Columbia ISA
Audio – Video

Search Columbia ISA

What you don't know about your 4K TV

4K TV was introduced around 2012. Since then and up until 2021, these TVs have a digital tuner built-in for over-the-air broadcasts based upon the ATSC 1.0 standard. Chances are very good that your 4K TV you bought a few years ago has an ATSC 1.0 tuner. The ATSC 1.0 standard is limited to 720p and 1080i high definition video. You need ATSC 3.0 tuner for 4K video.

In addition, up until 2020, local TV broadcasters sent out video signals in high definition with no more than 1080i resolution. What, you say? Yes, that's correct, your 4K TV is not capable of 4K over-the-air video resolution, that is unless you use a ATSC 3.0 converter. But my TV is 4K you say. It has to be 4K capable. Yes, it is 4K capable. However, you are only going to get 4K from sources other than broadcast for a while. For local broadcast TV stations, in order to get 4K you need the following:

1. 4K TV with internal ATSC 3.0 Tuner or external ATSC 3.0 TV converter box for an ATSC 1.0 4K TV
2. Local broadcast TV station with ATSC 3.0 broadcast capability and sending out as 4K video.
3. The TV show content being broadcast is in 4K

Even in 2022, there are many areas broadcasting in 4K, but not all cities have 4K broadcasts and even the ones that do, may be broadcasting a particular TV show in only 1080p. Many of their sub-channels may be broadcasting in only 480p video. So even if you have a brand new TV with an ATSC 3.0 tuner, and there are many which still have ATSC 1.0 tuners, you still may not be getting 4K video on your broadcast TV channel.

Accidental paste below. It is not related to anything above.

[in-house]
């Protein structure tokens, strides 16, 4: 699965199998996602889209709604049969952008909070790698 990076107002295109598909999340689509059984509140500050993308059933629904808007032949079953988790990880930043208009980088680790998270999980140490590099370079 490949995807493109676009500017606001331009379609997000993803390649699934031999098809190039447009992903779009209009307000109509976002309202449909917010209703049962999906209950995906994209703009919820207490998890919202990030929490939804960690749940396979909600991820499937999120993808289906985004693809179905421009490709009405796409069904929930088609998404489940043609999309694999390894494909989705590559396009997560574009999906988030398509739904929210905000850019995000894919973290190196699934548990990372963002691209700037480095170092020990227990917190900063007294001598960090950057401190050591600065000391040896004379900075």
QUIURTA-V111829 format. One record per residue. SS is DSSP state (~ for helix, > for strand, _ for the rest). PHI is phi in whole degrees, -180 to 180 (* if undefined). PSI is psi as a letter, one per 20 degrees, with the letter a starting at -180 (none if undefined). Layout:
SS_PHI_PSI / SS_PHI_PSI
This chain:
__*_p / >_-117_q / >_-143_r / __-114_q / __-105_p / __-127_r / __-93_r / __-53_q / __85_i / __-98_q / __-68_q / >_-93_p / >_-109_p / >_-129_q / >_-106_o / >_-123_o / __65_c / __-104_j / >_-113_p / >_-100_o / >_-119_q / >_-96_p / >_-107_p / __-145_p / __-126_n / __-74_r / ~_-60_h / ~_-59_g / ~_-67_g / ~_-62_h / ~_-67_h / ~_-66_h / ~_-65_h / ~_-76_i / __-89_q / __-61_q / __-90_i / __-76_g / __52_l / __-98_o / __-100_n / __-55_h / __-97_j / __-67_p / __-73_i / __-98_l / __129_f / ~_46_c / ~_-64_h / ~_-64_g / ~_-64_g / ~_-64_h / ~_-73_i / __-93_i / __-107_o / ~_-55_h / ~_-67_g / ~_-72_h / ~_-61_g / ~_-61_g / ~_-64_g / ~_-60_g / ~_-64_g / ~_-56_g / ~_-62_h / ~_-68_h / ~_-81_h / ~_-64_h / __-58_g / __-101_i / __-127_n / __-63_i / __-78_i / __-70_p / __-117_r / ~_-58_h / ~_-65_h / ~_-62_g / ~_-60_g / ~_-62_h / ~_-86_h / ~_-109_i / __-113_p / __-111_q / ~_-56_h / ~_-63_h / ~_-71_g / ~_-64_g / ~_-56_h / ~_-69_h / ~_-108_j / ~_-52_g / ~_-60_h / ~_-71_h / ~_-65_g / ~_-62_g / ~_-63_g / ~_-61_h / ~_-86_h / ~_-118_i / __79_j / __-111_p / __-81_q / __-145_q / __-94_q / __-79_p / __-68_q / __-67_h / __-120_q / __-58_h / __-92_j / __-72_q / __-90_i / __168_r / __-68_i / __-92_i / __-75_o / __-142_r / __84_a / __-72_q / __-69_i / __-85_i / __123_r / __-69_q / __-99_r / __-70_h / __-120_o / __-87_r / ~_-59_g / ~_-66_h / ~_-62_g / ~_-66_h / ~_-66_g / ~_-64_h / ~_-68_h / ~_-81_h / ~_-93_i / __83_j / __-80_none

Eventually, new TVs will have ATSC 3.0 tuners, however your local TV stations may not have the money to upgrade to ATSC 3.0 broadcasting. In addition, TV stations do not have to upgrade, at least for years, unlike the 2009 conversion from analog to digital TV which was mandatory for full power stations.

The networks, and their affiliates, spent a small fortune to upgrade their local stations from analog to digital. Going to 4K will be expensive and not all stations see the need.

The difference in picture quality between 4K and HD is relatively small compared to the difference between HD and standard-definition.

Currently, it’s unclear how much programming will be available in 4K. In the initial test markets for 3.0, stations are still doing simulcasts of existing 720p HD or 1080i HD broadcasts, suggesting there’s little urgency to go to 4K.

Share on Twitter

ATSC 3.0, the new standard:
ATSC 3.0 includes benefits for reception, meaning you should be able to receive more channels of higher quality without the need for a large antenna. Audio quality is increased as well. While ATSC 1.0 uses Dolby AC-3 — an audio format that is limited to 5.1 channel surround sound — ATSC 3.0 uses the newer Dolby AC-4 for broadcasts of up to 7.1.4 channel audio, and it supports object-based sound formats like Dolby Atmos.

Additionally, ATSC 3.0 utilizes Orthogonal Frequency Division Multiplex (OFDM) as part of its core encoding, compared to the 8VSB encoding used for ATSC 1.0, which means that the transmission and reception of ATSC 3.0 content should encounter far less interference than older 1.0 broadcasts.

4K video resolution is 3840 x 2160 pixels, or 2160p. A Full HD 1080p image is 1920 x 1080. 4K screens have about 8 million pixels, which is around four times what 1080p can display.

8K video resolution has four times more pixels than 4K images, measuring 7680 x 4320 pixels, which equates to a total of 33,177,600 pixels.

List of TV stations in USA

ATSC 3.0 Nextgen TV

Columbia ISA Audio Video